Why the TVET System of French-Speaking African Countries is Not Able to Produce a Highly Qualified and Operational Man Power? A Comparison with Canadian Community Colleges

Reference work entry
Part of the Springer International Handbooks of Education book series (SIHE)


Most of the French-speaking African countries gained political independence in the 1960s. Since then, the Technical and Vocational Education and Training (TVET) system inherited from France has not allowed them to develop their economies. Moreover, in these countries, there are many new building projects that need highly qualified workers, and due to the problems with the TVET system, they cannot hire the needed workers locally. This chapter analyzes why for over 50 years, these countries are unable to provide their economies with effective manpower with professional and operational abilities that can function to attract investors and why the system produces so many unemployed graduates. To answer these questions, this chapter will first analyze the TVET system in West African Economic and Monetary Union (WAEMU) countries, Benin, Burkina Faso, Guinea-Bissau, Ivory Coast, Mali, Niger, Senegal, and Togo to then compare it with Canadian Community Colleges. The comparison is made because there are strong similarities between the Francophone African economies and the Canadian economy, both of which are based essentially on small and medium enterprises.


Burkina Faso education system Canadian Community Colleges Francophone Africa Technical and Vocational Education and Training (TVET) TVET system 


  1. AfDB. 2014. The bank’s human capital strategy for Africa. (2014–2018), OSHD Department.Google Scholar
  2. Diompy, Danty Patrick, Mada Lucienne Tendeng, and Marie Madeleine Ndiaye. 2011. Educational research network for west and Central Africa (ROCARE). De la formation professionnelle au Sénégal : quelle efficacité externe? Le cas du Centre de formation artisanale (CFA) du Complexe Maurice Delafosse. http://www.rocare.org/grants/2011/sn01.pdf. Accessed 20 May 2016.
  3. Faso, Burkina, DGESTP/MESS. 2012. L’éducation, la formation et de la recherché scientifique au Burkina Faso.Google Scholar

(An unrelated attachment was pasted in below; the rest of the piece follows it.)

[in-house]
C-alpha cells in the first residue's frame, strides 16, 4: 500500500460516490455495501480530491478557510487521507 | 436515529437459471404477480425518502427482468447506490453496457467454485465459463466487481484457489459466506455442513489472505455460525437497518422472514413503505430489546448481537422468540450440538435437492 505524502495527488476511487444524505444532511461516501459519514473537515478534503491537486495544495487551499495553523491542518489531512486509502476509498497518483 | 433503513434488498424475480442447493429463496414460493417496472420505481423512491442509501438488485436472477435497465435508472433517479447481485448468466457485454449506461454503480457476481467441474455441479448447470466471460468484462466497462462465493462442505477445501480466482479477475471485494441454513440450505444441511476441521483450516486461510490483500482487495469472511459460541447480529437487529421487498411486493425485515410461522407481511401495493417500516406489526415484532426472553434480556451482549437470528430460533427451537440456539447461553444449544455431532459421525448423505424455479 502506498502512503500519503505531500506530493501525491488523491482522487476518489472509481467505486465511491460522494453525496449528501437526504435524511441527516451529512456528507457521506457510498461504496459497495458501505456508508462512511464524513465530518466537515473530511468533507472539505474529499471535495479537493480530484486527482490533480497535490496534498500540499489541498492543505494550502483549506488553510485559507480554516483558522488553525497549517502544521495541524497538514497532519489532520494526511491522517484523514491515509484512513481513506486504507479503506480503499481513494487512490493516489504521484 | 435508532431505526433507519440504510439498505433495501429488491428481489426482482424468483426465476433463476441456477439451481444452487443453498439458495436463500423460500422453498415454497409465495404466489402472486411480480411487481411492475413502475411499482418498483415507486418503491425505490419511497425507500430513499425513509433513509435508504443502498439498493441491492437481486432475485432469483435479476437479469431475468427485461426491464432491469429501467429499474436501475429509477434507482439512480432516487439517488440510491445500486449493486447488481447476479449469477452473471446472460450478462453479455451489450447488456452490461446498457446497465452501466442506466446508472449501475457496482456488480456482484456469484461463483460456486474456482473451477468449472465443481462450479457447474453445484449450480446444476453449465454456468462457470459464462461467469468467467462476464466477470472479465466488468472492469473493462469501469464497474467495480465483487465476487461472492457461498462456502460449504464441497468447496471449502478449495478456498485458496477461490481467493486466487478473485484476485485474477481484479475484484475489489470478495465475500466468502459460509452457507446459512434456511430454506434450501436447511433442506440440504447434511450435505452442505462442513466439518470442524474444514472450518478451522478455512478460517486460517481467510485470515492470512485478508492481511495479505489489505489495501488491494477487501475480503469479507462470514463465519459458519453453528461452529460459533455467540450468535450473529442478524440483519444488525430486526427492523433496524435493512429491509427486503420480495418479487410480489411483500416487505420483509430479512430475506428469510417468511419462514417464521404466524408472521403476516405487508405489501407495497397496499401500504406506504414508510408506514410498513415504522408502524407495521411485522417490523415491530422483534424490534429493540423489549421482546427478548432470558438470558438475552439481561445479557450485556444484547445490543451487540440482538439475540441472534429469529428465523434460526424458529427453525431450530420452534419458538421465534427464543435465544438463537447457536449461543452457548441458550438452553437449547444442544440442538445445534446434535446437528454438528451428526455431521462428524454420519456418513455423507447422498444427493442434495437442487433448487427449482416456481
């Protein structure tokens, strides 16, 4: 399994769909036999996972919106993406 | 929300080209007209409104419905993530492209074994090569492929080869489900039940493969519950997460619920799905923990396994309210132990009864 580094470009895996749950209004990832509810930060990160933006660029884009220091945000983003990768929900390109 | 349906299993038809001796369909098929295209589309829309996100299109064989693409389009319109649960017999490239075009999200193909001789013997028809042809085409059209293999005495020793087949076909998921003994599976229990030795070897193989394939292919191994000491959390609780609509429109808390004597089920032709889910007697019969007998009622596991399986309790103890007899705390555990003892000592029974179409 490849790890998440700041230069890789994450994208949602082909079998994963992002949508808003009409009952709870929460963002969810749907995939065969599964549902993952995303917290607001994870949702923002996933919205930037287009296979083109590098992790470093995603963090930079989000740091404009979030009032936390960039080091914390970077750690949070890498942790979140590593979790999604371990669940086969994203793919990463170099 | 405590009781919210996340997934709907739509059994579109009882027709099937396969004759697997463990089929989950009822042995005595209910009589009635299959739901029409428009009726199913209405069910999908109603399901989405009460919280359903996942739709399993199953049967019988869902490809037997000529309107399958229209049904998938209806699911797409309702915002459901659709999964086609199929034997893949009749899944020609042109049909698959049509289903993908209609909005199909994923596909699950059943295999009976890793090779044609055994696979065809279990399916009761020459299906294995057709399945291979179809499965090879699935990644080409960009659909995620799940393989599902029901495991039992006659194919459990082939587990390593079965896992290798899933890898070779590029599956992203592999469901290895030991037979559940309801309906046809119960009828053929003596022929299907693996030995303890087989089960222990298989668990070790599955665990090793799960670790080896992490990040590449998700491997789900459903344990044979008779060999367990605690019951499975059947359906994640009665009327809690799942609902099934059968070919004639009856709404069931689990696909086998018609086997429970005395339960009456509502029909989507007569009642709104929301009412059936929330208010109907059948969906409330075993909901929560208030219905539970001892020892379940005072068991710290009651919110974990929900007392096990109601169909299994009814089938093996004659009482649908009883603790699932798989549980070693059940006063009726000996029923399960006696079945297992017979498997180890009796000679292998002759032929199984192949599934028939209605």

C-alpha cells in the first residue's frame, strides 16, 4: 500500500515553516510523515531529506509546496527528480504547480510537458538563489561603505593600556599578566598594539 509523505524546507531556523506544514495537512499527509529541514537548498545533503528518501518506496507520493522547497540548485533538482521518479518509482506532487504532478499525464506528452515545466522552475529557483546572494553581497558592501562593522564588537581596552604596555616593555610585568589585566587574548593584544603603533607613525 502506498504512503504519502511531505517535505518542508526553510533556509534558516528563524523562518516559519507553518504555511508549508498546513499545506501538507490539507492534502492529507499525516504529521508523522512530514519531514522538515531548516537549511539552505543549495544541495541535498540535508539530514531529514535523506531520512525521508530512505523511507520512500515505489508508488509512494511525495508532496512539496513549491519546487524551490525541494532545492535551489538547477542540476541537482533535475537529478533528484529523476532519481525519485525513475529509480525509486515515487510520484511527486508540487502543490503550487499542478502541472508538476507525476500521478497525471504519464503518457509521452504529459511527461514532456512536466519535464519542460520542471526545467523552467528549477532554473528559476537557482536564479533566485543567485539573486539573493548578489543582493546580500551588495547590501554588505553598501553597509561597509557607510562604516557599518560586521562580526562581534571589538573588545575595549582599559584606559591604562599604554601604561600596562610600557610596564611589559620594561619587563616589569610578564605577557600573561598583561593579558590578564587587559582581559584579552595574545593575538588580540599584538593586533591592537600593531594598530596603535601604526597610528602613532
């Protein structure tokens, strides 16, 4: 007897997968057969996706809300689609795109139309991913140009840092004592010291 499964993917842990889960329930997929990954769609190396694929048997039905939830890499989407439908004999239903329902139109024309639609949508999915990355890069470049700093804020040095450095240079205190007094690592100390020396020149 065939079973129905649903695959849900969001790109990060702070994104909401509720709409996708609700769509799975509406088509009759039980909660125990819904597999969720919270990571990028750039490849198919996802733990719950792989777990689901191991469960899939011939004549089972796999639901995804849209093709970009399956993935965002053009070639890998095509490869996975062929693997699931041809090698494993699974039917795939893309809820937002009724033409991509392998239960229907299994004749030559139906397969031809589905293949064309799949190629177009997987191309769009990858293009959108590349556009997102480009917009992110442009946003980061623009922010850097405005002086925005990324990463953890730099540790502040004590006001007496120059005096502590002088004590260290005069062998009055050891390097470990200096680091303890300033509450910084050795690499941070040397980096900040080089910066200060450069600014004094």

4. ILO. 2012. L’amélioration des systèmes d’apprentissage informel – développement des compétences pour l’emploi, Note d’orientation pour les politiques. http://www.ilo.org/wcmsp5/groups/public/—ed_emp/—ifp_skills/documents/publication/wcms_180569.pdf. Accessed 25 June 2016.Google Scholar
  5. Kima, Olivier. 2016. Ecoles privées, rien que du business. Mediaterre.org., http://www.mediaterre.org/afrique-ouest/actu,20160629173000.html. Accessed 15 July 2016.
  6. Konan, Zobila. 2010. Etude sur les systèmes d’enseignement technique et professionnel dans les Pays membres de l’UEMOA.Google Scholar
  7. MQO Research (prepared by). 2016. 2015 Survey of 2014 Graduates of the CCNB. ISBN 978-1-4605-1207-4. http://www2.gnb.ca/content/dam/gnb/Departments/petl-epft/PDF/LMI/CCNB-1yearGFU2015-2016.pdf. Accessed 27 Aug 2016.
  8. Observatoire démographique et statistique de l’espace francophone (ODESEF). 2016. Tableau A I-1. https://www.odsef.fss.ulaval.ca/cd.
  9. Paul, Brennan. 2014. Raising the quality and image of TVET: Lower-level training or motor for inclusive and sustainable growth? Prospects, Quarterly Review of Comparative Education 44 (2): 170.  https://doi.org/10.1007/s11125-014-9312-3BIT. 2012.Google Scholar
  10. Seck, Serigne Abdou Aziz. 2010. Note sur la Formation Professionnelle et Technique (FPT): Levier pour un développement économique et social intégré. Dakar: METFP.Google Scholar
  11. UNESCO-BREDA. 2011. Le financement de l’éducation en Afrique subsaharienne – Relever les défis de l’expansion, de l’équité et de la qualité; Institut de statistique de l’UNESCO-BREDA. http://unesdoc.unesco.org/images/0019/001936/193650f.pdf. Accessed 22 July 2016.

Copyright information

© Springer International Publishing AG, part of Springer Nature 2018

Authors and Affiliations

  1. 1.Collège communautaire du Nouveau-Brunswick (CCNB)CampbelltonCanada

Personalised recommendations